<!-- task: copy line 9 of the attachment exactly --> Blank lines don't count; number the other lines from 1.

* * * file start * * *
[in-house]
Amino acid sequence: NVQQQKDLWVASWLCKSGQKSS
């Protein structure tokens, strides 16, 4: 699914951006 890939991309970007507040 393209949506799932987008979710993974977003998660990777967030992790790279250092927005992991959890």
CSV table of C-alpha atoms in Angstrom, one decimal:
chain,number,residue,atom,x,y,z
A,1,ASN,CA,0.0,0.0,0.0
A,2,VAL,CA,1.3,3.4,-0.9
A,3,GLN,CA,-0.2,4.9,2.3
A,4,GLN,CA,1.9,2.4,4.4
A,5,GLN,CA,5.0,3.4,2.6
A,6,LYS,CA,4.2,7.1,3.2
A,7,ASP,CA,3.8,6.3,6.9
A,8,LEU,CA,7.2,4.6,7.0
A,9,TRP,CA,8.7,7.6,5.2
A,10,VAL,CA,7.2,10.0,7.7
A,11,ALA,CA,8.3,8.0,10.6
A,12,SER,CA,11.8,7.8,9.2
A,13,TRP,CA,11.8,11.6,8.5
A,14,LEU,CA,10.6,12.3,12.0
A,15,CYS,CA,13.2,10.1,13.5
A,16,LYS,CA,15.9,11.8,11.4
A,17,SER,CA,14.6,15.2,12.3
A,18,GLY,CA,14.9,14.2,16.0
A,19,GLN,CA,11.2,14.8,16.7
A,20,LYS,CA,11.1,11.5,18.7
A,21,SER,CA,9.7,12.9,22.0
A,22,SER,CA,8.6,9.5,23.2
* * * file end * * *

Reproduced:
A,4,GLN,CA,1.9,2.4,4.4